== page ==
2011-01-28 WikiLeaks in today's media: Cablegate coverage

The Guardian: WikiLeaks cables show close US relationship with Egyptian president

"US embassy cable predicted Hosni Mubarak, if still alive in 2011, would run again for presidency 'and, inevitably, win'.

Secret US embassy cables sent from Cairo in the past two years reveal that the Obama administration wanted to maintain a close political and military relationship with the Egyptian president, Hosni Mubarak, who is now facing a popular uprising."

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The Guardian: US reported 'routine' police brutality in Egypt, WikiLeaks cables show

"Torture widely used against criminals, Islamist detainees, opposition activists and bloggers, embassy cables suggest.

Police brutality in Egypt is "routine and pervasive" and the use of torture so widespread that the Egyptian government has stopped denying it exists, according to leaked cables released today by WikiLeaks."

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The Guardian: US embassy cables: Egypt's bloggers take on key role as political activists

"Egypt's bloggers are playing an increasingly important role in broadening the scope of acceptable political and social discourse, and self-expression. Bloggers' discussions of sensitive issues, such as sexual harassment, sectarian tension and the military, represent a significant change from five years ago, and have influenced society and the media."

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The Guardian: US embassy cables: Mubarak: Egypt's president-for-life

"President Mubarak last visited Washington in April 2004, breaking a twenty year tradition of annual visits to the White House. Egyptians view President Mubarak's upcoming meeting with the President as a new beginning to the U.S.-Egyptian relationship that will restore a sense of mutual respect that they believe diminished in recent years. President Mubarak has been encouraged by his initial interactions with the President, the Secretary, and Special Envoy Mitchell, and understands that the Administration wants to restore the sense of warmth that has traditionally characterized the U.S.-Egyptian partnership."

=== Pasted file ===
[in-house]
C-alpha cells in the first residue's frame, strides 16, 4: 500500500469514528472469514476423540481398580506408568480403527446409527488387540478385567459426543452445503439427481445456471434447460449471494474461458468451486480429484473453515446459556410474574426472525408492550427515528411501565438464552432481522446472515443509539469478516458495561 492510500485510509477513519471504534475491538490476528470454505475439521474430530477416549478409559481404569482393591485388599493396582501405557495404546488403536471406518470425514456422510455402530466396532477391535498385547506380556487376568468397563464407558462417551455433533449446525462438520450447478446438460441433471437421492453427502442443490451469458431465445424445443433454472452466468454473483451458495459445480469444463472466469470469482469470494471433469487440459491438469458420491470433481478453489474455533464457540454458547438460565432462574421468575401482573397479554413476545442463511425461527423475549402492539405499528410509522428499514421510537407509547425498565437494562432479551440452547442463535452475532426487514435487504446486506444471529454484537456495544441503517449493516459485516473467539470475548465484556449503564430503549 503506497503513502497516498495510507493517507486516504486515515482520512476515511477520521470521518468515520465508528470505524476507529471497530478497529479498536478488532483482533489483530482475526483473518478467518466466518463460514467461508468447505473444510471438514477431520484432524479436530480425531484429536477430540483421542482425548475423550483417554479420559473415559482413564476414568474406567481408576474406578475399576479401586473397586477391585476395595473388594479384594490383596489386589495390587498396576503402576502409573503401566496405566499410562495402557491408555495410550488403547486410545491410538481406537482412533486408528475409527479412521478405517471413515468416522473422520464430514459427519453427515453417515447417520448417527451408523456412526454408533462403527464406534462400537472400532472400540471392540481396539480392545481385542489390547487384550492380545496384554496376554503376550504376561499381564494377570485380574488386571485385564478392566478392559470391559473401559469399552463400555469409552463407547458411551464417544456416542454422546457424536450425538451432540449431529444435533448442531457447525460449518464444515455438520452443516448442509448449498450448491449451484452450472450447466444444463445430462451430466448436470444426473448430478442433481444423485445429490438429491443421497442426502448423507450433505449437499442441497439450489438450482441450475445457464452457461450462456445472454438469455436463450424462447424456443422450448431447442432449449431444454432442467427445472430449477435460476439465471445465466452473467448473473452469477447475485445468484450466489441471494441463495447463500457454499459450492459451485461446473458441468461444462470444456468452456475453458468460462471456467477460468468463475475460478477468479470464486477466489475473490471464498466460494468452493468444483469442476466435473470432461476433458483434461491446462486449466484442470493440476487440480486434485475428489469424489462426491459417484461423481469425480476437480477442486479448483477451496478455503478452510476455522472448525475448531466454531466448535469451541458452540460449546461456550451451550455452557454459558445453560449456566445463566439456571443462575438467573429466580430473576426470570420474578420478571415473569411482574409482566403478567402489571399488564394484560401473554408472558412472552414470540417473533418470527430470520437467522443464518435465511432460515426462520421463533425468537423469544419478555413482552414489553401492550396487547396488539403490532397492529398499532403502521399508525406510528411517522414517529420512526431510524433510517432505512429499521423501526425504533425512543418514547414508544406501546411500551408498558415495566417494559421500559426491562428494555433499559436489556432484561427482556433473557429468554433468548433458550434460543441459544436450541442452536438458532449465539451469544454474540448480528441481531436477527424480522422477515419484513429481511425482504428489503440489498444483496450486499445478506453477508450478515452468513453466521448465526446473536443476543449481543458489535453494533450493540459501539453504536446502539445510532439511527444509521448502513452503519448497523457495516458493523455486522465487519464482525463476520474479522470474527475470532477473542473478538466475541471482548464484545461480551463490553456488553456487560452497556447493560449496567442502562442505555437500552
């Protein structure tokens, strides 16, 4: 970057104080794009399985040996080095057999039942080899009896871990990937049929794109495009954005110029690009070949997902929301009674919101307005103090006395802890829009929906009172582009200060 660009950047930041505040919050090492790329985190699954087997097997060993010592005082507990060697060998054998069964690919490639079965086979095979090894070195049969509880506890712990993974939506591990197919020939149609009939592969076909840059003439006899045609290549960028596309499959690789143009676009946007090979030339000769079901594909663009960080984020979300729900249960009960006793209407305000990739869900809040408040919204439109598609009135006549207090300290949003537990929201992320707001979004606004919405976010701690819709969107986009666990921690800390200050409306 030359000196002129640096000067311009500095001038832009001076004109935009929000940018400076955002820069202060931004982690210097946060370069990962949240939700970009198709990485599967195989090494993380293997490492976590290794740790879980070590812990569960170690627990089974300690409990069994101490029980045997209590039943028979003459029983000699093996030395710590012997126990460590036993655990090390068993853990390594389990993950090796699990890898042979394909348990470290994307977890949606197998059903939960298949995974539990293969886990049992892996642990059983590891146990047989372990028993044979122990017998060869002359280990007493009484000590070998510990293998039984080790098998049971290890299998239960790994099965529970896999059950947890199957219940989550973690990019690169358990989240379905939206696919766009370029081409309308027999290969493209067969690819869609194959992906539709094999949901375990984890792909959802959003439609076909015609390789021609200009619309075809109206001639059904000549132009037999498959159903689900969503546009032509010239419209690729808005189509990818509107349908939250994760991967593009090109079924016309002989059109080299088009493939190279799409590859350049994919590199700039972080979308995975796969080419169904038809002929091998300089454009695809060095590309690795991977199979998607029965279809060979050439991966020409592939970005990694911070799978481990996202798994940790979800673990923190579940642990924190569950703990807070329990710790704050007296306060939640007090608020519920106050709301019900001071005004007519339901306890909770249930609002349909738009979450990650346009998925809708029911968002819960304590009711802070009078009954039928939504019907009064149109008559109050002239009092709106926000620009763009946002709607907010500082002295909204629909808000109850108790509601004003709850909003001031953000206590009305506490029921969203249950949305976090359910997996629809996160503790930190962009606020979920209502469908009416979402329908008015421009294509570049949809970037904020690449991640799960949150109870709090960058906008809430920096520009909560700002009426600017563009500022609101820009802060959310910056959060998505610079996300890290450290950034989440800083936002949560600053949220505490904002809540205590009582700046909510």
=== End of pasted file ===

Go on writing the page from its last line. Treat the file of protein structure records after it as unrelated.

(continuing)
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New York Times: Cables Show Delicate U.S. Dealings With Egypt’s Leaders

"It was Hillary Rodham Clinton’s first meeting as secretary of state with President Hosni Mubarak, in March 2009, and the Egyptians had an odd request: Mrs. Clinton should not thank Mr. Mubarak for releasing an opposition leader from prison because he was ill.

In fact, a confidential diplomatic cable signed by the American ambassador to Egypt, Margaret Scobey, advised Mrs. Clinton to avoid even mentioning the name of the man, Ayman Nour, even though his imprisonment in 2005 had been condemned worldwide, not least by the Bush administration."

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Aftenposten: Egypt: Updated Democracy Strategy

"Our fundamental reform goal in Egypt remains democratic transformation, including the expansion of political freedom and democratic pluralism, respect for human rights, and a stable, democratic and legitimate transition to the post-Mubarak era. While our programs in the areas of judicial reform and decentralization are well-conceived and have had some notable successes, we propose to expand our support for civil society, especially through offshore programming."

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El País: Una veintena de políticos haitianos tienen vínculos con el tráfico de drogas (Around twenty Haitian politicians are linked to drug trafficking)

"Según un informe confidencial de EE UU redactado antes del seísmo, la misión de Naciones Unidas deberá permanecer hasta finales de 2013. (According to a confidential cable from the United States written before the earthquake, the United Nations mission should stay in the country until the end of 2013.)"

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El País: EE UU, contra la impunidad del maltratador en México (The United States against impunity of gender infractors in Mexico)

"Los cables denuncian que el 60% de las mujeres mexicanas han sufrido alguna vez la violencia machista, miles han sido asesinadas, y la impunidad de los agresores, facilitada por las disputas entre competencias federales o estatales, malogra los esfuerzos del gobierno de Felipe Calderón contra la erradicación de la lacra. (The cables denounce that 60% of the Mexican women have suffered at least once gender violence, thousands have been murdered y the infractors remain unpunished thanks to political struggles and competitions between the federal government and that of the states, which hinder the efforts of Felipe Calderón's government against this problem.)"

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